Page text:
European Countries Suspend Use of AstraZeneca Shots Over Worries About Blood Clots

The suspension of a separate batch of Italy was tied to a person from Sicily who died from a bullet. It is not clear whether a blood clot was involved.

More than 142,000 people in Denmark, with a population of about six million, have been injected with the vaccine produced by AstraZeneca.

Denmark’s Minister of Health, Magnus Hunnicke Said on twitter It is that “it is not possible to conclude at present whether there is a connection.” she added. “We acted quickly, it should be thoroughly investigated.”

Denmark had already withdrawn the goal of ending its vaccination campaign due to delays in childbirth. The security stagnation will delay it further.

AstraZeneca’s vaccine came under scrutiny last year over potential safety issues, while it was tested in clinical trials. Two vaccination volunteers in the UK developed neurological symptoms with transverse myelitis, an inflammatory syndrome that affects the spinal cord and is often caused by viral infections.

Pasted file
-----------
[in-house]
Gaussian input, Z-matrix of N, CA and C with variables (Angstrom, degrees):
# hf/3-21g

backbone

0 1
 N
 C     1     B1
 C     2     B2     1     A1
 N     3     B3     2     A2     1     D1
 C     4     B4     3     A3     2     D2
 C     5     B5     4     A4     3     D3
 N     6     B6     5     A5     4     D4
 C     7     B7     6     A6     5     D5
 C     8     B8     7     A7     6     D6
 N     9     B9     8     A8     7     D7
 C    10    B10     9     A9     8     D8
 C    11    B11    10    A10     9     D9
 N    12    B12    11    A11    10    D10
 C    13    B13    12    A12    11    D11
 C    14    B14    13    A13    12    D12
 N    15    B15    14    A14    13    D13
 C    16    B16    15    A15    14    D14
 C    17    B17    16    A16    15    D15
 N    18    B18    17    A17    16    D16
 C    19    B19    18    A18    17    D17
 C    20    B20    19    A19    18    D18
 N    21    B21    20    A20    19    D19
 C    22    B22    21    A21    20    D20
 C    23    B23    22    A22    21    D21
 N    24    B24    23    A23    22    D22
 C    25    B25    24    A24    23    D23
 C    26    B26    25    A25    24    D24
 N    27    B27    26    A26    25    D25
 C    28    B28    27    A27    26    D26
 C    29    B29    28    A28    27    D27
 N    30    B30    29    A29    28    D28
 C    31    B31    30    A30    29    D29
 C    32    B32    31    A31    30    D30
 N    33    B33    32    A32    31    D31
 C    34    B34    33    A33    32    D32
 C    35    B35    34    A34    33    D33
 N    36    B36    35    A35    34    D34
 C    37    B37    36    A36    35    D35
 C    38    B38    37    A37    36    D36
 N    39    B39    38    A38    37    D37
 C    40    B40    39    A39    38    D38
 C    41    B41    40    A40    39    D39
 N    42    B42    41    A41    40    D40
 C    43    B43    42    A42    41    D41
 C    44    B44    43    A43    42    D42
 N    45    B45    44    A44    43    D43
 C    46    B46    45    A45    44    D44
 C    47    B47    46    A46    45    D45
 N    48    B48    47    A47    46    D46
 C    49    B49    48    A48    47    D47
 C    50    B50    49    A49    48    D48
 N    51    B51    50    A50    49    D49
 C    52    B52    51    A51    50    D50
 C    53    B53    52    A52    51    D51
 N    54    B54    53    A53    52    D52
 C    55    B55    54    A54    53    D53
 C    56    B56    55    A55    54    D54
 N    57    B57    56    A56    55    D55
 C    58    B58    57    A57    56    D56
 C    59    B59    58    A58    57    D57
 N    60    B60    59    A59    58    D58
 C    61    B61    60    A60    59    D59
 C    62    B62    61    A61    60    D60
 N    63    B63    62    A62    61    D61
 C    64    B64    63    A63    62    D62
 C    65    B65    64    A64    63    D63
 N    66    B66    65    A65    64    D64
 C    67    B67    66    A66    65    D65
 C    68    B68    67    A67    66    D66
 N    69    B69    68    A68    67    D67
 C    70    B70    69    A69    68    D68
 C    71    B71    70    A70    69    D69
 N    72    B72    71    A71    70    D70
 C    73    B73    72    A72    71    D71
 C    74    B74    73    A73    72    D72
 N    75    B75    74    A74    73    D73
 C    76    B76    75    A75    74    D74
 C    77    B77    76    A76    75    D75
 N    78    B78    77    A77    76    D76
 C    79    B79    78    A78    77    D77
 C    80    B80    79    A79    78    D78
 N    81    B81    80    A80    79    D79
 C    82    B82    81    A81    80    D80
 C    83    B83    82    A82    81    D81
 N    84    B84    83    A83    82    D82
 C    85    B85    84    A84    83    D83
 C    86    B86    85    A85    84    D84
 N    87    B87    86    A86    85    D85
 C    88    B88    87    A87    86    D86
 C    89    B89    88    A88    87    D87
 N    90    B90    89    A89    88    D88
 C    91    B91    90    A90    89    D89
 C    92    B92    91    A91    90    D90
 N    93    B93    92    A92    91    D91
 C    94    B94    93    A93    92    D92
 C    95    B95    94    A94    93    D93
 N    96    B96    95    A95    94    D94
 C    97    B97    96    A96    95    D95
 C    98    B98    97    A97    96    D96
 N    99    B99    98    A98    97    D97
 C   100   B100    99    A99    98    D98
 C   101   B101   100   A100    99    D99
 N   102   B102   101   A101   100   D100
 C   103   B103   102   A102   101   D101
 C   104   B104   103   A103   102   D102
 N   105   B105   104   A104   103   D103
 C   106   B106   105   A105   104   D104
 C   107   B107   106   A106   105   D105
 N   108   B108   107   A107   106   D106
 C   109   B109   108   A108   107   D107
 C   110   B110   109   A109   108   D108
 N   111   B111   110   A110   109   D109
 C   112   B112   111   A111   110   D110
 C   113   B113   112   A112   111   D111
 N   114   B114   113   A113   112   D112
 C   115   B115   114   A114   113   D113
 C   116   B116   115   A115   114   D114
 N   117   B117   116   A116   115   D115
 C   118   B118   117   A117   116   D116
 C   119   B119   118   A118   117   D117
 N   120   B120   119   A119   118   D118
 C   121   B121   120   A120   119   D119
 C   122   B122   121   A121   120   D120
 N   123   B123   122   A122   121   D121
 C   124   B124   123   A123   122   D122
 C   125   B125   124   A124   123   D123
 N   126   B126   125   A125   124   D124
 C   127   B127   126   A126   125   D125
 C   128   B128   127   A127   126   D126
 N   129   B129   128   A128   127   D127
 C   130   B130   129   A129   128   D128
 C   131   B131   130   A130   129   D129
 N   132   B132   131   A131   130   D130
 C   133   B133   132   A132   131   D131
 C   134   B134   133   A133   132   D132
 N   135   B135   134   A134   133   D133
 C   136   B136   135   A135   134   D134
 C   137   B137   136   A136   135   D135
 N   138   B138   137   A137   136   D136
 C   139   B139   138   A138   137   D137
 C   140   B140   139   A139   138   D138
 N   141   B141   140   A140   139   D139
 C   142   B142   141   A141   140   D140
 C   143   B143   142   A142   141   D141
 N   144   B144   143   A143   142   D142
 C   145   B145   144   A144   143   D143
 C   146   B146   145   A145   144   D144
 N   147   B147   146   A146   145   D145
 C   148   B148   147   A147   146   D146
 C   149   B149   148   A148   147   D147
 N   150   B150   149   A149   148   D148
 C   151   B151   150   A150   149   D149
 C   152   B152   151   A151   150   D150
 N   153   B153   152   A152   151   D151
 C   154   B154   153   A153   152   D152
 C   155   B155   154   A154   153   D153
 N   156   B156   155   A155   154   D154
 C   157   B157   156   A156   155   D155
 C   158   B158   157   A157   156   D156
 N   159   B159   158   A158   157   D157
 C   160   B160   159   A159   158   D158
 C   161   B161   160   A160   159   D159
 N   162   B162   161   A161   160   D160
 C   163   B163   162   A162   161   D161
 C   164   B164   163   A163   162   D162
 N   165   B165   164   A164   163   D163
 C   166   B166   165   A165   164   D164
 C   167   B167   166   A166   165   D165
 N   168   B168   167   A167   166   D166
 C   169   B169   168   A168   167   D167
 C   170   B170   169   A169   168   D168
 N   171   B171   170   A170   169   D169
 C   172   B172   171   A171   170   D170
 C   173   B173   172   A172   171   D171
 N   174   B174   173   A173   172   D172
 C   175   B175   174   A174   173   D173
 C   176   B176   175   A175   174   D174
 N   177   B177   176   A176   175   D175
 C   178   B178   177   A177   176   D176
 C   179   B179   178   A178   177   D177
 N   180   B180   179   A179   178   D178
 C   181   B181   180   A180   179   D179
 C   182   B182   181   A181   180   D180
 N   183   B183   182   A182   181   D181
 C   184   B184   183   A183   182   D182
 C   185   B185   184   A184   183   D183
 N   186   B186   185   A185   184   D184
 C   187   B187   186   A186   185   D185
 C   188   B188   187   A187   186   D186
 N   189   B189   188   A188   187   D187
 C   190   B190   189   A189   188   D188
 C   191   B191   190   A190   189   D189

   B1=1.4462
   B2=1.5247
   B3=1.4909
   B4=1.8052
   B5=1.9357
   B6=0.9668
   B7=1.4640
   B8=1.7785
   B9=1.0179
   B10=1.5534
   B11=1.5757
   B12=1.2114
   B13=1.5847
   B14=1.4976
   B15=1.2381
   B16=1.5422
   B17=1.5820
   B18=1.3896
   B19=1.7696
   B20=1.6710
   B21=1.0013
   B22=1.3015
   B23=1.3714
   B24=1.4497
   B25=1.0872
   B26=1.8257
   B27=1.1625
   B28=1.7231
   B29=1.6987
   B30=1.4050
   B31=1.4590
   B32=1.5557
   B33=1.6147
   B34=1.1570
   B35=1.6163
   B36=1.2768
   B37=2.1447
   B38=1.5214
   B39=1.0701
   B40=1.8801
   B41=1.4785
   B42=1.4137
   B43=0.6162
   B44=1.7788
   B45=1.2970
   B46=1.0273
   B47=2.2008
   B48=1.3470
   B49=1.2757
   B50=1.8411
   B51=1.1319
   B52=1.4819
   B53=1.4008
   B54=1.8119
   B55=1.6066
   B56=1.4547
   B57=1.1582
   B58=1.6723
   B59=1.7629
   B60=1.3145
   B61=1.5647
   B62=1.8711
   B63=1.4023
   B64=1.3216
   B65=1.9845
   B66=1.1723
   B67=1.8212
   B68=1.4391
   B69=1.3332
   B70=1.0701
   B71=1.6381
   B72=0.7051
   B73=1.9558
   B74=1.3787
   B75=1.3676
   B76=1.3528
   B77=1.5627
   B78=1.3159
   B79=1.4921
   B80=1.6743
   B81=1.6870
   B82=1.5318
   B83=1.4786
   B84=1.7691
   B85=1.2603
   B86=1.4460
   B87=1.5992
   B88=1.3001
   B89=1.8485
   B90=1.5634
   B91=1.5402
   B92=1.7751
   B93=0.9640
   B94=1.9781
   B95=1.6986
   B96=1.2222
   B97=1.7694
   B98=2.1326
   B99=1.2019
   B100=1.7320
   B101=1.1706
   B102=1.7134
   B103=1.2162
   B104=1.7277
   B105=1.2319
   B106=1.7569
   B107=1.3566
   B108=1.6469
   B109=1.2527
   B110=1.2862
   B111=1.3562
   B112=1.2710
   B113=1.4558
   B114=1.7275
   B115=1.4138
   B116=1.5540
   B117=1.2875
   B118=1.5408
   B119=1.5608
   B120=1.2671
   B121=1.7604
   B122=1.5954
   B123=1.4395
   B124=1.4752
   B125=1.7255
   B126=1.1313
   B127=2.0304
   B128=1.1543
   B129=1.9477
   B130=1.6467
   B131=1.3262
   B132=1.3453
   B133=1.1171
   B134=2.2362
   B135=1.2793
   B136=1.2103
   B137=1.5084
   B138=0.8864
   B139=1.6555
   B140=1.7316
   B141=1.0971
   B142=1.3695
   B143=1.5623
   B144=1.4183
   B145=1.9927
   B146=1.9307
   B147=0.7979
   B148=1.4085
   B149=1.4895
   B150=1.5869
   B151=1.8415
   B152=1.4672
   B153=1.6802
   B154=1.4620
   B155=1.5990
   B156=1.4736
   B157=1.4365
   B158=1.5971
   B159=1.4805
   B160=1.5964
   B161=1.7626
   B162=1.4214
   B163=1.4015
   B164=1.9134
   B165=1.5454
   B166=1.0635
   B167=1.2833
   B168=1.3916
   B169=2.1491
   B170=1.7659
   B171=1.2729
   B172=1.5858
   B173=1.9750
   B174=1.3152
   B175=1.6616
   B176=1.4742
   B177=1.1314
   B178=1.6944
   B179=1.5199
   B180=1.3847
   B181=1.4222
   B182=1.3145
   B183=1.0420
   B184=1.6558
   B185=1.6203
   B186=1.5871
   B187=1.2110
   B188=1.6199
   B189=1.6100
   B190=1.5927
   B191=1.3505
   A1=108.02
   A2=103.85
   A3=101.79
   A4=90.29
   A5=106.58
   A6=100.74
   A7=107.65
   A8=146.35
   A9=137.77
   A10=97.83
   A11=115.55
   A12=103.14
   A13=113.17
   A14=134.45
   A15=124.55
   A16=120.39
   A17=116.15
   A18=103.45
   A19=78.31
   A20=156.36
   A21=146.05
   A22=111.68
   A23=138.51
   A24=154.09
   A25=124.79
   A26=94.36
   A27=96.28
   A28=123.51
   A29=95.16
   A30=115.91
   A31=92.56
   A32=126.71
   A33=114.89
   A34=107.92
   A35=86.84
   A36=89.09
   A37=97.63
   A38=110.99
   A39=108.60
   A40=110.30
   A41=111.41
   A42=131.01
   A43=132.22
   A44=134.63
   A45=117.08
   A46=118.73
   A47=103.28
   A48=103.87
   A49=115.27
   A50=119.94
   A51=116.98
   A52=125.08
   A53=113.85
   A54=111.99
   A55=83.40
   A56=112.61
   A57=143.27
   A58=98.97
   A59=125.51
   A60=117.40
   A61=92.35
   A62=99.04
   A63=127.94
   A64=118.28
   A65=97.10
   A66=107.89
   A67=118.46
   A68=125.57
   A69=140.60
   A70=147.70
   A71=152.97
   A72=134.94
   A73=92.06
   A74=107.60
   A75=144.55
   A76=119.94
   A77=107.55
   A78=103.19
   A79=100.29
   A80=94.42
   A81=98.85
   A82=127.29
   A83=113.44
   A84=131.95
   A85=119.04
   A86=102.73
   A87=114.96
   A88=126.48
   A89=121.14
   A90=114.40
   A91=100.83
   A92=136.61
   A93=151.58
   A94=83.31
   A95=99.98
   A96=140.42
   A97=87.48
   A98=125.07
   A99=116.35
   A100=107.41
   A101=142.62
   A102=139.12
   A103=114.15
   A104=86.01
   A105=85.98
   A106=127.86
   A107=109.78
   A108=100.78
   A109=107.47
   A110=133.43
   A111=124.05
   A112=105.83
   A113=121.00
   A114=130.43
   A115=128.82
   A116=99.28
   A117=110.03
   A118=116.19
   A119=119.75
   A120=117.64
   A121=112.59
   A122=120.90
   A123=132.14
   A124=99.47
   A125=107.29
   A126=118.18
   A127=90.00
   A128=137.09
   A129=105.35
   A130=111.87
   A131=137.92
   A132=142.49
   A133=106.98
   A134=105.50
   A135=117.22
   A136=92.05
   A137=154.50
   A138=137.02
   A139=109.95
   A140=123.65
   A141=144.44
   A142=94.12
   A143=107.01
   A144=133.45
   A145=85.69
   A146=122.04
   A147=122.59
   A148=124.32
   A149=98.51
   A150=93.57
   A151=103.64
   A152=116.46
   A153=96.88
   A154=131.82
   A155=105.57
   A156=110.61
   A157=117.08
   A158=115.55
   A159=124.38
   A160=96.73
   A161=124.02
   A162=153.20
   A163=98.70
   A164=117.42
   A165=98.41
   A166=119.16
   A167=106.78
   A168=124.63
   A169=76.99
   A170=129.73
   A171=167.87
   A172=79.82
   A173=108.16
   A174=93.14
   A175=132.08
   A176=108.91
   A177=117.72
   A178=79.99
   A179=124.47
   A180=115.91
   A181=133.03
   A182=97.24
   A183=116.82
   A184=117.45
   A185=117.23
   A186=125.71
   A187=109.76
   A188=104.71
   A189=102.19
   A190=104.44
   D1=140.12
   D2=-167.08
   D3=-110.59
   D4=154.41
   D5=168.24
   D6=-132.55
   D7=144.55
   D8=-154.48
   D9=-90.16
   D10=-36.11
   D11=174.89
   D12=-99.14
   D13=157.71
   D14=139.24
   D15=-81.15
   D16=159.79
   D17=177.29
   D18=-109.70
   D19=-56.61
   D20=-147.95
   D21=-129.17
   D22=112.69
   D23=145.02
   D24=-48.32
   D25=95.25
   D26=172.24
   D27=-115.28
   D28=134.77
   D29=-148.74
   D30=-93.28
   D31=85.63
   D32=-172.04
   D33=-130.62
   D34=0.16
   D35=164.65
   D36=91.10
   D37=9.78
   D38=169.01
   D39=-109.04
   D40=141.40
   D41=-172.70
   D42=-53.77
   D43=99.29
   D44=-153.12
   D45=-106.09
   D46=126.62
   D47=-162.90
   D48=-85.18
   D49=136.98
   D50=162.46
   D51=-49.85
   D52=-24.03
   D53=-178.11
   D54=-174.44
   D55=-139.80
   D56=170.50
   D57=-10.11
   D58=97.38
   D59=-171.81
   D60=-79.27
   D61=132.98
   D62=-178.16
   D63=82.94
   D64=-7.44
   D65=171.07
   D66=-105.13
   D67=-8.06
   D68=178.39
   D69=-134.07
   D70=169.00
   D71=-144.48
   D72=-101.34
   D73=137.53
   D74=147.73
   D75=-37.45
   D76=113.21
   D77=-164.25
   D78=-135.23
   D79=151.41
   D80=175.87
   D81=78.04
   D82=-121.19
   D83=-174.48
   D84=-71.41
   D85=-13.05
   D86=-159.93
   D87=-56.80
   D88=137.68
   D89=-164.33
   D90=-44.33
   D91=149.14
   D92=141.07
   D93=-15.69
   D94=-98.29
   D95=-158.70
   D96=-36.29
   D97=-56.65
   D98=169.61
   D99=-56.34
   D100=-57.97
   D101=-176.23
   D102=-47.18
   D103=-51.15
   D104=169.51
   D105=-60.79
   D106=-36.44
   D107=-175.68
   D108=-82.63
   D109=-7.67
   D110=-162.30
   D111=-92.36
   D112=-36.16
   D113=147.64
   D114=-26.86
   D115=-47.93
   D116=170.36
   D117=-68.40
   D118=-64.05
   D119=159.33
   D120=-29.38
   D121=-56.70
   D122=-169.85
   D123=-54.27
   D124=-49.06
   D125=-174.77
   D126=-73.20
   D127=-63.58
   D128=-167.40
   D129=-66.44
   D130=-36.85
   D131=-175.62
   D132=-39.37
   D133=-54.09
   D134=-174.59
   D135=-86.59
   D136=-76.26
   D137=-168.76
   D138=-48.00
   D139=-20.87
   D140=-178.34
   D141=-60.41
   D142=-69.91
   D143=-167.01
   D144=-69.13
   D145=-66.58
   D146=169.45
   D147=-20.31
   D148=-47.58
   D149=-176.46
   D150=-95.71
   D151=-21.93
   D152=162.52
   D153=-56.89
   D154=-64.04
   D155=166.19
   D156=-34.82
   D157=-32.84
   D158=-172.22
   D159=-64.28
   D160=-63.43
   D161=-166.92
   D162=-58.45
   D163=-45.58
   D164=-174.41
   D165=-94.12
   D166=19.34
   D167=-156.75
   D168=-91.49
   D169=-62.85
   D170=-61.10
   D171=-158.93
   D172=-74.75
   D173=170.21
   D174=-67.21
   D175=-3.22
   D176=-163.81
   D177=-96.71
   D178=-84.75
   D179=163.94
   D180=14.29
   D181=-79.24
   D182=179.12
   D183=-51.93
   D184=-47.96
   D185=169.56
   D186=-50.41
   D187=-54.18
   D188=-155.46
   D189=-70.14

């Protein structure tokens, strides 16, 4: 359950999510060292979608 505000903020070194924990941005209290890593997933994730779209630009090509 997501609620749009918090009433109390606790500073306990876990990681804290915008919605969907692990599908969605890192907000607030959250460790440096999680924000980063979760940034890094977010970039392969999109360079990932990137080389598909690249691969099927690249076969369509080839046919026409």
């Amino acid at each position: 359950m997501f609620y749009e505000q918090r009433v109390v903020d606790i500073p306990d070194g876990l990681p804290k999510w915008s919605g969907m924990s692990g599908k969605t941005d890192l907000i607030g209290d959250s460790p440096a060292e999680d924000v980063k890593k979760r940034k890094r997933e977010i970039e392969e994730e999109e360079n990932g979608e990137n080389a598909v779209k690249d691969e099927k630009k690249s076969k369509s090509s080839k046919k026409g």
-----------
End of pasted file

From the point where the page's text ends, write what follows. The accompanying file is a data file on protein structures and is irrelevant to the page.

Those concerns temporarily halted global vaccine trials, but the investigation eventually found no evidence linking the vaccine’s symptoms. One of the participants who fell ill was later found to have an unplanned case of multiple sclerosis.

More than 70 countries have authorized the vaccine, with the notable exception of the United States, where regulators await some large clinical trial data that are expected in the next few weeks. A decision by the Food and Drug Administration on whether to authorize the AstraZeneca vaccine is likely to exceed one month.

The most comprehensive real-world data on vaccine safety comes from the UK, which administered 9.7 million doses through the previous month. “The number and nature of suspected adverse reactions reported so far are not uncommon compared to other types of regular vaccines,” said the British drug regulator, Medicines and Healthcare Products Regulatory Agency.

Rebecca Robbins Reported from Bellingham, Wash., And Thomas Erdbrink From Amsterdam. Jason Horowitz And Emma Bubola Contributed to reporting from Italy, Benjamin muller From London and Dennis Grady from New York.


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